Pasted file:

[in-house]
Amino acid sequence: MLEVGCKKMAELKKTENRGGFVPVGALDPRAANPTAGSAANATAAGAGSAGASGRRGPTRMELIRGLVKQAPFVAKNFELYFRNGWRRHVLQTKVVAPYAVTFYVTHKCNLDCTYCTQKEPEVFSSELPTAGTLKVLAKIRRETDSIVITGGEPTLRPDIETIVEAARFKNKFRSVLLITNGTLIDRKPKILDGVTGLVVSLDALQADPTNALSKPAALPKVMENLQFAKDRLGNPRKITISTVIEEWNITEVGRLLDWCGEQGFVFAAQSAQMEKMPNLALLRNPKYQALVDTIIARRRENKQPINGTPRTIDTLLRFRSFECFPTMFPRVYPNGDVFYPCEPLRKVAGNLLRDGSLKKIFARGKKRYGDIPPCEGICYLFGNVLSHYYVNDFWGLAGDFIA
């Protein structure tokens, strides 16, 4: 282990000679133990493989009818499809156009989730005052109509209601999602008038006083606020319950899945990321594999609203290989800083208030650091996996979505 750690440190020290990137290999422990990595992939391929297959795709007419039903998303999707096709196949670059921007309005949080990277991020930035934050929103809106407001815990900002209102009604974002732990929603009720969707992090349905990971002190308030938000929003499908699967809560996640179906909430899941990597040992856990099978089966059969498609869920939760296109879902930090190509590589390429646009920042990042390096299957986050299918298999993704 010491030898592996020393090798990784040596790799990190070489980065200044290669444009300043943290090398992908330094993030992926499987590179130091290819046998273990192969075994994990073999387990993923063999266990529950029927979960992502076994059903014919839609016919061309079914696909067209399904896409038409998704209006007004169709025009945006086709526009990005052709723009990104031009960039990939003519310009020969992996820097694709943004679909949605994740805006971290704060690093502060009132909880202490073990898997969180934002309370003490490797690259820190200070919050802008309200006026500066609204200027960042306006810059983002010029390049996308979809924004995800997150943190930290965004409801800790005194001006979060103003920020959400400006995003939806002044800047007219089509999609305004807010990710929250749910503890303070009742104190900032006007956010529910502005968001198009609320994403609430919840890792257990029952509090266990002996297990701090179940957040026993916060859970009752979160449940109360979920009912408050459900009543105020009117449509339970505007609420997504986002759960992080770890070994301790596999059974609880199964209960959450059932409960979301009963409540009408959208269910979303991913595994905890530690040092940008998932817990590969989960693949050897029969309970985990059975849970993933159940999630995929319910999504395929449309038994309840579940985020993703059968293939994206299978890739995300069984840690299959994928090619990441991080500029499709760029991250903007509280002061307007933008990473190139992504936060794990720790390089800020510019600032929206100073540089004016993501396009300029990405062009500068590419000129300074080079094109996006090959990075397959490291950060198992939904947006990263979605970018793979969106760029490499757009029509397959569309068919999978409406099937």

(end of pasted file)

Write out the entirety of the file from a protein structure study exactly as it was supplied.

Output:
[in-house]
Amino acid sequence: MLEVGCKKMAELKKTENRGGFVPVGALDPRAANPTAGSAANATAAGAGSAGASGRRGPTRMELIRGLVKQAPFVAKNFELYFRNGWRRHVLQTKVVAPYAVTFYVTHKCNLDCTYCTQKEPEVFSSELPTAGTLKVLAKIRRETDSIVITGGEPTLRPDIETIVEAARFKNKFRSVLLITNGTLIDRKPKILDGVTGLVVSLDALQADPTNALSKPAALPKVMENLQFAKDRLGNPRKITISTVIEEWNITEVGRLLDWCGEQGFVFAAQSAQMEKMPNLALLRNPKYQALVDTIIARRRENKQPINGTPRTIDTLLRFRSFECFPTMFPRVYPNGDVFYPCEPLRKVAGNLLRDGSLKKIFARGKKRYGDIPPCEGICYLFGNVLSHYYVNDFWGLAGDFIA
């Protein structure tokens, strides 16, 4: 282990000679133990493989009818499809156009989730005052109509209601999602008038006083606020319950899945990321594999609203290989800083208030650091996996979505 750690440190020290990137290999422990990595992939391929297959795709007419039903998303999707096709196949670059921007309005949080990277991020930035934050929103809106407001815990900002209102009604974002732990929603009720969707992090349905990971002190308030938000929003499908699967809560996640179906909430899941990597040992856990099978089966059969498609869920939760296109879902930090190509590589390429646009920042990042390096299957986050299918298999993704 010491030898592996020393090798990784040596790799990190070489980065200044290669444009300043943290090398992908330094993030992926499987590179130091290819046998273990192969075994994990073999387990993923063999266990529950029927979960992502076994059903014919839609016919061309079914696909067209399904896409038409998704209006007004169709025009945006086709526009990005052709723009990104031009960039990939003519310009020969992996820097694709943004679909949605994740805006971290704060690093502060009132909880202490073990898997969180934002309370003490490797690259820190200070919050802008309200006026500066609204200027960042306006810059983002010029390049996308979809924004995800997150943190930290965004409801800790005194001006979060103003920020959400400006995003939806002044800047007219089509999609305004807010990710929250749910503890303070009742104190900032006007956010529910502005968001198009609320994403609430919840890792257990029952509090266990002996297990701090179940957040026993916060859970009752979160449940109360979920009912408050459900009543105020009117449509339970505007609420997504986002759960992080770890070994301790596999059974609880199964209960959450059932409960979301009963409540009408959208269910979303991913595994905890530690040092940008998932817990590969989960693949050897029969309970985990059975849970993933159940999630995929319910999504395929449309038994309840579940985020993703059968293939994206299978890739995300069984840690299959994928090619990441991080500029499709760029991250903007509280002061307007933008990473190139992504936060794990720790390089800020510019600032929206100073540089004016993501396009300029990405062009500068590419000129300074080079094109996006090959990075397959490291950060198992939904947006990263979605970018793979969106760029490499757009029509397959569309068919999978409406099937």